organization: 25

Information: 10

Overall: 15

Vancouver library trip

DSC_0107For our trip to the VPL, I decided that my theme would be to inspire myself. to do this, I took my camera with me and took picture of things that I found to be inspiring. Below is the link to my flickr where I uploaded the pictures.

My word from earlier, dedication, relates to this field trip since I must first be inspired to be dedicated to my project. On the trip, I didn’t learn a lot about my subject since I didn’t have time to read. What I did learn though is that tourettes syndrome isn’t very deeply studied. When searching through the library, I only found a handful of books about tourettes syndrome, and none about Gilles de la Tourette. Another thing I discovered was that pigeons make great photo subjects, due to their interesting colours and how they move quite frequently. Crows, on the other hand, are terrible photo subjects. They just look like a black blob and they never move. EVER. I spent the entire solo moment with my camera focused on ONE crow, and it NEVER took off.

This trip influenced my research on my eminent person by giving me the necessary resources on my subject. From the library, I was able to get a book all about tourettes syndrome, and another one that seemed to weigh eighty pounds that was all about natural remedies for tourettes. The natural remedies book can relate back to my goal from earlier, which is to suppress my tourettes syndrome over time. It has also influenced my research since after discovering that it is not a widely studied syndrome, I will now attempt to raise more awareness about the syndrome itself as well as my eminent person, instead of just focusing on my person. I will do this because many people have misconceptions about tourettes, influenced by the youtube phenomenon tourettes guy, who just gives people with tourettes a bad name. I will attempt to make people more aware that tourettes guy is either an actor, or a very uncommon case, rather than a reflection on all people with tourettes.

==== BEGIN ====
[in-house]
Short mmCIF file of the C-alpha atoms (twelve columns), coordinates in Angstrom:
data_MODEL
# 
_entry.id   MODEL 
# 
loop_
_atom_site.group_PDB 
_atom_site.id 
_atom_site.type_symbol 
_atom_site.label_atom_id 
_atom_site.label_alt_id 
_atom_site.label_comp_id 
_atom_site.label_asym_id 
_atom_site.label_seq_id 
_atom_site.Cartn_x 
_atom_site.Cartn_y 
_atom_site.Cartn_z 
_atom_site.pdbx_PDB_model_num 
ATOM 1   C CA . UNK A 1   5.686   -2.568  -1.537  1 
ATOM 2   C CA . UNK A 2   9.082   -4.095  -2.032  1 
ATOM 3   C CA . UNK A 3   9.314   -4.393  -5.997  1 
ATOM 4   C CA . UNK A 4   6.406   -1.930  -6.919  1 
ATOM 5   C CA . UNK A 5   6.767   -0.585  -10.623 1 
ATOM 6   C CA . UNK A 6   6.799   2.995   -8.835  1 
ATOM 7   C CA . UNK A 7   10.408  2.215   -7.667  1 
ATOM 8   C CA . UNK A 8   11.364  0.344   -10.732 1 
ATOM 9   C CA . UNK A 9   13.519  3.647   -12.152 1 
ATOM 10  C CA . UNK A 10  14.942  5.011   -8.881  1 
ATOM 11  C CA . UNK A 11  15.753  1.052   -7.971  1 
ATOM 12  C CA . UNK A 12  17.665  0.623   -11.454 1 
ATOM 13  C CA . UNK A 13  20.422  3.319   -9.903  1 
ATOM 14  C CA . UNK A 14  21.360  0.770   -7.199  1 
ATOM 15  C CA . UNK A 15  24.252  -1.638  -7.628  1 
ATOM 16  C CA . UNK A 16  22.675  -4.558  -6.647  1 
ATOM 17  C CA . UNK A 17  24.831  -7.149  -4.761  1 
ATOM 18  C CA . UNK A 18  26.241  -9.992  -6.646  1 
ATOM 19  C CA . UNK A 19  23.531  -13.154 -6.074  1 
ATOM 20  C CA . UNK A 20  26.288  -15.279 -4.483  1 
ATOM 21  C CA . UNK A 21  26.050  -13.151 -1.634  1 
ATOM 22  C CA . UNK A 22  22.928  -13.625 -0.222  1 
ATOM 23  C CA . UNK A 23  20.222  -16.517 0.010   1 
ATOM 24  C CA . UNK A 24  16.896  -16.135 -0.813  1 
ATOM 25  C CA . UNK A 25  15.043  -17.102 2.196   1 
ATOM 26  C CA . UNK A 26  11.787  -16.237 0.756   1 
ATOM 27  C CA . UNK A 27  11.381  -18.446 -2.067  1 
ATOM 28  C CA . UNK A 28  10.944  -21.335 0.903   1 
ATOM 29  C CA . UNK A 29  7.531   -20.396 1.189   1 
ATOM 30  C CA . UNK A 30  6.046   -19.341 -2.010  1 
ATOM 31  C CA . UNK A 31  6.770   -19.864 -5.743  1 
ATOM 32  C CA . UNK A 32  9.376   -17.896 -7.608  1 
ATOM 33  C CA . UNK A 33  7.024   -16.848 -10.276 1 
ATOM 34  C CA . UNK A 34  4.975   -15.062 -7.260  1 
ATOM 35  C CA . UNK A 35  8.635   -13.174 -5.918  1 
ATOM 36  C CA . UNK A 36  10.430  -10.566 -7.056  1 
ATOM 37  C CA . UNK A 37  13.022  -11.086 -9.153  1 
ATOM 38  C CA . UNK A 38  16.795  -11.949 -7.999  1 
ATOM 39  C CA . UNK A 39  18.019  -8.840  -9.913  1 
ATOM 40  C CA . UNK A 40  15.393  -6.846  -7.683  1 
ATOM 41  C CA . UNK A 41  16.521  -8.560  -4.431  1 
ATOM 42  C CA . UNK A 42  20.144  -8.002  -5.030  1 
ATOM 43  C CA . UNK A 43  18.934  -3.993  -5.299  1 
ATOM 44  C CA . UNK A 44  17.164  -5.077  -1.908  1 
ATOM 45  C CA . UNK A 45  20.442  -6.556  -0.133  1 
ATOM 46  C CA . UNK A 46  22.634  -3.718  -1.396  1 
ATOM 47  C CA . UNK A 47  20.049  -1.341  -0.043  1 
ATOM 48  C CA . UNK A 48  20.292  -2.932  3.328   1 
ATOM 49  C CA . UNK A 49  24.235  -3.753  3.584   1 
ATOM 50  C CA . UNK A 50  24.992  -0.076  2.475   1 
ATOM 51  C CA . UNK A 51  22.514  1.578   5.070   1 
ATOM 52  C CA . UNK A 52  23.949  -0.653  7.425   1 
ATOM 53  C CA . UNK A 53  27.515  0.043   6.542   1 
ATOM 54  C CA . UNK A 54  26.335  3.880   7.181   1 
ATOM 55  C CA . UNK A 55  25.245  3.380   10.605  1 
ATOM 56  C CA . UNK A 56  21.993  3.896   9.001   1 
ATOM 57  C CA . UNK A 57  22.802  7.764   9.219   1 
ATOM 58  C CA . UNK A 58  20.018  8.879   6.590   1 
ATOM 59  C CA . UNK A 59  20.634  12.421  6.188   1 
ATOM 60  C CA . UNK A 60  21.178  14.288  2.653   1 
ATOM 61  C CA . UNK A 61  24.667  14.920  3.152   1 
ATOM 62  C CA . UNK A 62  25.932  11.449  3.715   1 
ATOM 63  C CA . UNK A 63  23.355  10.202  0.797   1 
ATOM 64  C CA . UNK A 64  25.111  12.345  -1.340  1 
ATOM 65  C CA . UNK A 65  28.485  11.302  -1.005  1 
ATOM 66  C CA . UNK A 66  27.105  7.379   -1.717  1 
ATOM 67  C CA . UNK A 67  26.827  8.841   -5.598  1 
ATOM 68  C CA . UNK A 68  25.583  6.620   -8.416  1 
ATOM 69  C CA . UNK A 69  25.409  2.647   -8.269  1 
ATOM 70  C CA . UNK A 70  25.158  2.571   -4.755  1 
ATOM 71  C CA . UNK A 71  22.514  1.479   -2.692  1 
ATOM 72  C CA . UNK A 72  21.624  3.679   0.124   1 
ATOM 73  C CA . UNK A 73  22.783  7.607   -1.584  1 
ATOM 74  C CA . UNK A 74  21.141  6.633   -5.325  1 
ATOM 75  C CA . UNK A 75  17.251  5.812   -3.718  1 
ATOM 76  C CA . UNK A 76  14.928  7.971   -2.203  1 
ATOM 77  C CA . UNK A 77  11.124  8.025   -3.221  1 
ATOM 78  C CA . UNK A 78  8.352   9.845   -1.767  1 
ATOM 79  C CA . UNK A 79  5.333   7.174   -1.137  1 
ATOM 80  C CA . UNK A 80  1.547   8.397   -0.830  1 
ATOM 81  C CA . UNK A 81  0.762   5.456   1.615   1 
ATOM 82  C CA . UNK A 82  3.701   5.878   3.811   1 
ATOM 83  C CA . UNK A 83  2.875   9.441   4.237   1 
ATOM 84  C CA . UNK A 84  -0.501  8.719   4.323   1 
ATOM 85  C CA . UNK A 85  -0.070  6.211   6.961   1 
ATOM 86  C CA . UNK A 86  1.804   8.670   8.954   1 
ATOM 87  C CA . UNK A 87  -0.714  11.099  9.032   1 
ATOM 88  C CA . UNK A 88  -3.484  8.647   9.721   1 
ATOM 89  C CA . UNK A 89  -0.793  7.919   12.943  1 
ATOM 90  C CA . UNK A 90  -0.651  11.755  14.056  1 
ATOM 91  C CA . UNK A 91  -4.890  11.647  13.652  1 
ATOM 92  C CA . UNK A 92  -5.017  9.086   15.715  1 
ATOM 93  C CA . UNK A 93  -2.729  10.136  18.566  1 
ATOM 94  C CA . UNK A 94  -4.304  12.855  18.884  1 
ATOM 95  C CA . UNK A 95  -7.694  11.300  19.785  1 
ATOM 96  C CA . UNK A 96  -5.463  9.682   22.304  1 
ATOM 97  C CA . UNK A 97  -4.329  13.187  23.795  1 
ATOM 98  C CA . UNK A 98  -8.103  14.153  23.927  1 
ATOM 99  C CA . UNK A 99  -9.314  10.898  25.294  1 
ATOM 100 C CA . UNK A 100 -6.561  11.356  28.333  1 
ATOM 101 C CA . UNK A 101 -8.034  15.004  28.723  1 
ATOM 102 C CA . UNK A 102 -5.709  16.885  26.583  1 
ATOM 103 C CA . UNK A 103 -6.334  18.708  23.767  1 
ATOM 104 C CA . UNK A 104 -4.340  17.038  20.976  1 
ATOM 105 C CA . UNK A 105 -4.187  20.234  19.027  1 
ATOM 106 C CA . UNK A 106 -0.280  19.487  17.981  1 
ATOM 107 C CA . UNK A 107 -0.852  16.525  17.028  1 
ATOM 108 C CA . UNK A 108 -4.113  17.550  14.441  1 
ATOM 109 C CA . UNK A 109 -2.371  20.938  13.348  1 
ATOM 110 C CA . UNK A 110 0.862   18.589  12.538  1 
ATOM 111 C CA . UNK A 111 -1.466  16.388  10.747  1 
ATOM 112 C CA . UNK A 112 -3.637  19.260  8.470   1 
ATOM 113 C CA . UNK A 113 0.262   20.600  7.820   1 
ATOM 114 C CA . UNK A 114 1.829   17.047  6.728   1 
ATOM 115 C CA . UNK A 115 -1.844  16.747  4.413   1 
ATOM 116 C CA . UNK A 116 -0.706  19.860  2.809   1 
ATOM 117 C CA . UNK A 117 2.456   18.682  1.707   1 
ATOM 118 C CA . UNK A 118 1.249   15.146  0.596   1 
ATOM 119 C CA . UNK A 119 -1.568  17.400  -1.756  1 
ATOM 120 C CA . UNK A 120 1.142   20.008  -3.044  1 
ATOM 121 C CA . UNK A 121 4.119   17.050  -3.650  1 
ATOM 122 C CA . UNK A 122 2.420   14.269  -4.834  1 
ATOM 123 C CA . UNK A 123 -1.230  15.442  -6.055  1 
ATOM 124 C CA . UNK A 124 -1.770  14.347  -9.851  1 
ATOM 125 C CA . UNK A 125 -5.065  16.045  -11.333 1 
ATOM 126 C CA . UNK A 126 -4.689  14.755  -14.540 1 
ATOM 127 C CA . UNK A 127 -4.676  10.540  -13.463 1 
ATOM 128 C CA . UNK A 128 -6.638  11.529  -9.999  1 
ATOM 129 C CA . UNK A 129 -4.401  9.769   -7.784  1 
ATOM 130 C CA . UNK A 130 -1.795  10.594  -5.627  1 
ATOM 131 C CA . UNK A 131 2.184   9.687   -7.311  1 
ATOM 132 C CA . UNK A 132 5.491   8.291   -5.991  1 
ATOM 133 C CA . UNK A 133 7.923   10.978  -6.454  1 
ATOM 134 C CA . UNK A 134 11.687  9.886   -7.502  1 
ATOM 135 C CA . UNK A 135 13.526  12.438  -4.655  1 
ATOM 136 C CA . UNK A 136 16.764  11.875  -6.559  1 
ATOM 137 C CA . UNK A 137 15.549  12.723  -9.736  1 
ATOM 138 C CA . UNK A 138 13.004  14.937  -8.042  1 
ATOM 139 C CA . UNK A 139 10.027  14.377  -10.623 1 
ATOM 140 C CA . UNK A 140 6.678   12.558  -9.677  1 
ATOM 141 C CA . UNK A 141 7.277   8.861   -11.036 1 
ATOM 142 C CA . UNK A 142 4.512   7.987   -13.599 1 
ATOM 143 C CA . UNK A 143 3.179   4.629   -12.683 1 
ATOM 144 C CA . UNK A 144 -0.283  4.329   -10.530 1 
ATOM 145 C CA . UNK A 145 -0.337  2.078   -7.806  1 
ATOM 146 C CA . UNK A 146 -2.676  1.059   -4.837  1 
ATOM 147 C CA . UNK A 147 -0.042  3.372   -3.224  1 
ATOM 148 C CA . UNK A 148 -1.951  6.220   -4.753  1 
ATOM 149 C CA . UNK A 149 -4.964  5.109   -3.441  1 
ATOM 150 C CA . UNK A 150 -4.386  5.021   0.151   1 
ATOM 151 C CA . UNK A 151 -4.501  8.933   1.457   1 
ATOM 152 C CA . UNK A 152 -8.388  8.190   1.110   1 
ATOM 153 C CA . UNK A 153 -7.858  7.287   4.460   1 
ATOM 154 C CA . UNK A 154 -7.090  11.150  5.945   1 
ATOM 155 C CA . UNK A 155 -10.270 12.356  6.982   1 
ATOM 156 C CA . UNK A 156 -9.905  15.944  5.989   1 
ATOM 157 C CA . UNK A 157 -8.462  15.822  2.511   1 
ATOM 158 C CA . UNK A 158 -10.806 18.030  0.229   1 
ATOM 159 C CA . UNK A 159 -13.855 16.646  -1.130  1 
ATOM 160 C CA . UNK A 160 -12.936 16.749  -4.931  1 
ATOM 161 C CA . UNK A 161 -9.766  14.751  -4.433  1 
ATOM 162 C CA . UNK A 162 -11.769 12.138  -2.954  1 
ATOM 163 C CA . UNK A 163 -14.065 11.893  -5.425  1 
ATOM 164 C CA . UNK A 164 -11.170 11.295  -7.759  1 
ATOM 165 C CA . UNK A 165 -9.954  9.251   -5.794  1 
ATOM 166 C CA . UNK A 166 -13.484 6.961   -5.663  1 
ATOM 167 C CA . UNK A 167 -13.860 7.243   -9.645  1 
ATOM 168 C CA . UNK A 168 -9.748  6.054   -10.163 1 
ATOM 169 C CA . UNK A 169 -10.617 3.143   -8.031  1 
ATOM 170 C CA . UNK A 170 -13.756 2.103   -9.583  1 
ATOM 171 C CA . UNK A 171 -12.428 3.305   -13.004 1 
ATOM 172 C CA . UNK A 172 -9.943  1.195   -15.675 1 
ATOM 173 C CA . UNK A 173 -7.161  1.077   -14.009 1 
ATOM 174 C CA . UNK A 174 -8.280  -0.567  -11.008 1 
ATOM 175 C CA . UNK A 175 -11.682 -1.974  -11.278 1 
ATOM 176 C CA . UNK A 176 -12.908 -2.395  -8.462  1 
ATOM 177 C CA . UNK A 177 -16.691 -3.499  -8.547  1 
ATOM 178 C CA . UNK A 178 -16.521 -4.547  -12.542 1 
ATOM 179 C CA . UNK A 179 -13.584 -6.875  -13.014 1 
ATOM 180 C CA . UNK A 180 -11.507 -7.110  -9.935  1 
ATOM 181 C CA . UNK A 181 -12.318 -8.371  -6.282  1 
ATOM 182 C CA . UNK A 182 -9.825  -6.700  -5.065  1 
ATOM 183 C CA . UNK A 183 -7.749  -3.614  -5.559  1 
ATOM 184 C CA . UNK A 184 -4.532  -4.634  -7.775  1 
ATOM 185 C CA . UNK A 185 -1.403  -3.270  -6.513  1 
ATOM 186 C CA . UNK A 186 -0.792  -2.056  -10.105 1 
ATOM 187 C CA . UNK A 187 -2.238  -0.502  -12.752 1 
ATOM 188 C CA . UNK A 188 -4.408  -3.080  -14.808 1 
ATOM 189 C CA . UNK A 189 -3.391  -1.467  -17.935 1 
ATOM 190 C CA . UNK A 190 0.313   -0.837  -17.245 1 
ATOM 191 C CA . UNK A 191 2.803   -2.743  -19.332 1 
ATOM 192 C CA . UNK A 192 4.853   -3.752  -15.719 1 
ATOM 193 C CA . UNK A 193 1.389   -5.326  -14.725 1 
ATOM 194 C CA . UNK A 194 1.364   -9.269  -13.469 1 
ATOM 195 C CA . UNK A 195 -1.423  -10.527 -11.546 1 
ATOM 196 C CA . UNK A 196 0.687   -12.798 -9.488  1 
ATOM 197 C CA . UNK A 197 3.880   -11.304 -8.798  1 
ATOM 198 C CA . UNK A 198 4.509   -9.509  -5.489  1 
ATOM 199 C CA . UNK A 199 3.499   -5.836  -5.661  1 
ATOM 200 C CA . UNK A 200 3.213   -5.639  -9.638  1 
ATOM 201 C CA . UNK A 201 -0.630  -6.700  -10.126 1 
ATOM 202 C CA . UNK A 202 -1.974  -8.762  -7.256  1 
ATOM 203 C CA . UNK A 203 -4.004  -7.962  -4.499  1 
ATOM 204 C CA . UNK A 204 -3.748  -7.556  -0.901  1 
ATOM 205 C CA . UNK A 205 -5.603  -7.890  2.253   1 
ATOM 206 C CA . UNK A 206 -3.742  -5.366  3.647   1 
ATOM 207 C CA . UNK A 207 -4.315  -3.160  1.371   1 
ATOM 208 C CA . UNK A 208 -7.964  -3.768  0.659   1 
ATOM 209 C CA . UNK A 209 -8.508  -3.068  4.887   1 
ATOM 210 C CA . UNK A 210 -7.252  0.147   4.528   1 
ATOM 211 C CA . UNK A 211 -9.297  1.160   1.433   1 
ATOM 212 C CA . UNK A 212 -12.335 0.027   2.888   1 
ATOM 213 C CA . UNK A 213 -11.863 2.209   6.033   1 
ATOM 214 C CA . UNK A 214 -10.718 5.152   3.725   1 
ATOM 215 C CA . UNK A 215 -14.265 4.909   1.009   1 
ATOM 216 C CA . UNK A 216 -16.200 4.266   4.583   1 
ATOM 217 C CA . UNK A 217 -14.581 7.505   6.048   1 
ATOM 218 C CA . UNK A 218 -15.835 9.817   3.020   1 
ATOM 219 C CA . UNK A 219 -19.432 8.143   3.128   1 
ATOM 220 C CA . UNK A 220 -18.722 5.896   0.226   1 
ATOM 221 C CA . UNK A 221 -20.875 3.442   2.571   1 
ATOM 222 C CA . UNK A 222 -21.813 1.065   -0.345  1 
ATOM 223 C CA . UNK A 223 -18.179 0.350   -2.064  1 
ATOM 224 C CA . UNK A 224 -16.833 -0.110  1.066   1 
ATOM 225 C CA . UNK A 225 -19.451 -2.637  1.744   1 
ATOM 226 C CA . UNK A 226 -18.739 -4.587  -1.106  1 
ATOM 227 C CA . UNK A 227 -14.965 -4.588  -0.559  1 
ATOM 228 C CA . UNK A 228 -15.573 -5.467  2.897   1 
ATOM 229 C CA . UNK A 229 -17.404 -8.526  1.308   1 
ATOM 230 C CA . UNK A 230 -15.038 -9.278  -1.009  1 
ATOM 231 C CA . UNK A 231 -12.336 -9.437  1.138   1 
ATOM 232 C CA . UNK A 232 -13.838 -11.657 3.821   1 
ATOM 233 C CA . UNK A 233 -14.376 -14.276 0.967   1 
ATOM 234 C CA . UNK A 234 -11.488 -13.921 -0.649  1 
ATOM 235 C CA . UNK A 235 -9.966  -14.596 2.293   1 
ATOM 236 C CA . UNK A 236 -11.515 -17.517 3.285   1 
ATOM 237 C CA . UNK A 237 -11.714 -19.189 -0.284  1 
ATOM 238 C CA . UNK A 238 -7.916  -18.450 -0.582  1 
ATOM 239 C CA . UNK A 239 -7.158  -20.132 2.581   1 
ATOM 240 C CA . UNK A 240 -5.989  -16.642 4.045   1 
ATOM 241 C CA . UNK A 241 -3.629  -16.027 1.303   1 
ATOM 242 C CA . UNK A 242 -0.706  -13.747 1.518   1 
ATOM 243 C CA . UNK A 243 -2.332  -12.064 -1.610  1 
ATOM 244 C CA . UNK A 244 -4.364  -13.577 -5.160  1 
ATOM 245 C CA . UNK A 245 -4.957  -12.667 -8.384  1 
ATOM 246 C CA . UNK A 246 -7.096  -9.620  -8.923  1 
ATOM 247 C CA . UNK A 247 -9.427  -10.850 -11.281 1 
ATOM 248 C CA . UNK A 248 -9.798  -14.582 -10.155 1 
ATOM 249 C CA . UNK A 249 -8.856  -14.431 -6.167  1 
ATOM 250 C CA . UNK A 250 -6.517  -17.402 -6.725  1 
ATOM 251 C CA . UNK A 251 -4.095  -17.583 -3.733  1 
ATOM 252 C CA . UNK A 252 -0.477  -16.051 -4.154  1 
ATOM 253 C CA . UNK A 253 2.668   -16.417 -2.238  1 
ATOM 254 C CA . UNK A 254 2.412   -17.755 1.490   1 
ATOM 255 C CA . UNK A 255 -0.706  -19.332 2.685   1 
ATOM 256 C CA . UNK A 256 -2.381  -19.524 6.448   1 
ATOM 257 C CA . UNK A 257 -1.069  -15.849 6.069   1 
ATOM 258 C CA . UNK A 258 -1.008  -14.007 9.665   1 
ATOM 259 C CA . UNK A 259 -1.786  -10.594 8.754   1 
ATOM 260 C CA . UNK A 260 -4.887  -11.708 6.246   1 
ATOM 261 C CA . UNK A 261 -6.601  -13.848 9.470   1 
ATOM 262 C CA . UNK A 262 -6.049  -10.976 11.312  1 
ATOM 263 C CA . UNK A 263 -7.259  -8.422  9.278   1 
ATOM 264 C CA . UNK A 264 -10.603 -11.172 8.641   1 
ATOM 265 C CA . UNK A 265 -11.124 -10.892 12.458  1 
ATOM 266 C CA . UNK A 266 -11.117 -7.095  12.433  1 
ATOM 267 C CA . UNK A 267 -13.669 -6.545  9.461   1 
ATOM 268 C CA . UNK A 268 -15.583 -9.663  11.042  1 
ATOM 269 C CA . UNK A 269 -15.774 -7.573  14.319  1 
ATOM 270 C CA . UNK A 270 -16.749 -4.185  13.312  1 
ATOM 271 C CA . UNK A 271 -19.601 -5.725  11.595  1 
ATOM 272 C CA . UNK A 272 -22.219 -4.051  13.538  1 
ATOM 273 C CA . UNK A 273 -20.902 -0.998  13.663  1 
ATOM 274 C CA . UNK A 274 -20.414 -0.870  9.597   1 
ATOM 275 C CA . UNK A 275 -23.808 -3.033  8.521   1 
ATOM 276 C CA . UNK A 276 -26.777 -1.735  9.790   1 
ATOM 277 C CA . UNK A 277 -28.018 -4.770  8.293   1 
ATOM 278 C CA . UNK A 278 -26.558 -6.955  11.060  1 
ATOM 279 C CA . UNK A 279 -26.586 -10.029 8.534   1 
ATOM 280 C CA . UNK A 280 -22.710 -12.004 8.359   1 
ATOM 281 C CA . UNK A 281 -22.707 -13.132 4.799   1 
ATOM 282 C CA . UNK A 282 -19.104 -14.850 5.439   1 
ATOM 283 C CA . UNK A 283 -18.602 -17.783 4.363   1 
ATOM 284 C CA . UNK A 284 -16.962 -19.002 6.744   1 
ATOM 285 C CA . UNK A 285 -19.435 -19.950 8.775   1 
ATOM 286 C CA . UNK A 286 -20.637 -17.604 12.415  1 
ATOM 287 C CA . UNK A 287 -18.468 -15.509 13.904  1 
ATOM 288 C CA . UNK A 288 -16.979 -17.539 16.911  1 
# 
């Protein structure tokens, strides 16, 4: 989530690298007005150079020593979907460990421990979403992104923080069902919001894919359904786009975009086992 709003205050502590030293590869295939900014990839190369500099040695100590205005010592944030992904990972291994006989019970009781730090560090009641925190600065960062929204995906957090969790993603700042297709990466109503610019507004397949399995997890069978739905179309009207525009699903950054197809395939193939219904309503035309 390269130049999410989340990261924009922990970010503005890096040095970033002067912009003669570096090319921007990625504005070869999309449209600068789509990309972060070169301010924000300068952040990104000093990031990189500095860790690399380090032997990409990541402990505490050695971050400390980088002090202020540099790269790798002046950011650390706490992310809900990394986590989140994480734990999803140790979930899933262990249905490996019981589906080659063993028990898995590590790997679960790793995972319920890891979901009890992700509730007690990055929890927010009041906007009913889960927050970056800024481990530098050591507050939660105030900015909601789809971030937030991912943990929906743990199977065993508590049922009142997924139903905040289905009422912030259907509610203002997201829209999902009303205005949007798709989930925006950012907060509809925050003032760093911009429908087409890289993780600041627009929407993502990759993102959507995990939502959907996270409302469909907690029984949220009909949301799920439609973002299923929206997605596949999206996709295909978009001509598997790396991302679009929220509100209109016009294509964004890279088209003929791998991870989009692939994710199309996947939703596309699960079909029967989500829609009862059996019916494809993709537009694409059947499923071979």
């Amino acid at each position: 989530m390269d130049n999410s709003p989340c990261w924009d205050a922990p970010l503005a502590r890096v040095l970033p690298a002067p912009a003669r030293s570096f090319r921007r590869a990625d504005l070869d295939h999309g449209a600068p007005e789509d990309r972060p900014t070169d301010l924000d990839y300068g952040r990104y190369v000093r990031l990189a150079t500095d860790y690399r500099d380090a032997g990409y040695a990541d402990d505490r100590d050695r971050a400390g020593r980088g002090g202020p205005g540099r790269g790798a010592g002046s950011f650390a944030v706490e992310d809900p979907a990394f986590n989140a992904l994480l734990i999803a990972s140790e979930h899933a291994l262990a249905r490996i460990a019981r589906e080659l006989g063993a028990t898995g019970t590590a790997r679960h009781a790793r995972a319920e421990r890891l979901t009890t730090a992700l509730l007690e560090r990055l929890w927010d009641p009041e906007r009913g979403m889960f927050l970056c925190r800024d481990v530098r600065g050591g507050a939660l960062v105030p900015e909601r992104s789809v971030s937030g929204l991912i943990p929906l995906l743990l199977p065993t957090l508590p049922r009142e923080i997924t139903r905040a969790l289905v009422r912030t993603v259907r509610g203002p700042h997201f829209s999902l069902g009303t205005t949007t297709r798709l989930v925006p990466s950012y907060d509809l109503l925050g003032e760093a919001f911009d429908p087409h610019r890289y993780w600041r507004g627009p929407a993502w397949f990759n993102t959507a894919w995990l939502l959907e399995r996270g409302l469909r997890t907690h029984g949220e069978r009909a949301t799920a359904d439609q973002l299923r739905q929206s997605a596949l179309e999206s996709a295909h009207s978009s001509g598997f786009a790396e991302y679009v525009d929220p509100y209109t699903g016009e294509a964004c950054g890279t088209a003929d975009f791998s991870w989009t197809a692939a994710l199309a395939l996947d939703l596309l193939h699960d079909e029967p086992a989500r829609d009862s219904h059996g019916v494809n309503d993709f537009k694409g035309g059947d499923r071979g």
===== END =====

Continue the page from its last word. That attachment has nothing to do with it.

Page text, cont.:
Eminent person, Gilles de Tourettes

As most of the afternoon class may know, I was diagnosed with tourettes syndrome a few years back. It hasn’t had many negative effects on me, but it’s still a massive pain in the a** at times. Because of this, I have chosen the neurologist that diagnosed tourettes syndrome, Gilles de Tourette.

Gilles was a frenchman, attending medical school in Poitiers, France, where he found his role model, Dr. Renaudot. After his schooling, he became an active physician,  and began to research motor disorders such as “lahta” and “jumpers. He believed these motor disorders were caused by chorea, which was another motor disorder involving one side of the body. This is when he diagnosed his first patient, the 50 year old Marquise de Dampierre, with what would be known as tourette syndrome. The Marquise was a noblewoman who experienced muscle twitches, very similar to mine, and since these were not well known at the time, she was outcasted and spent her life in solitude all the way to 85 years old.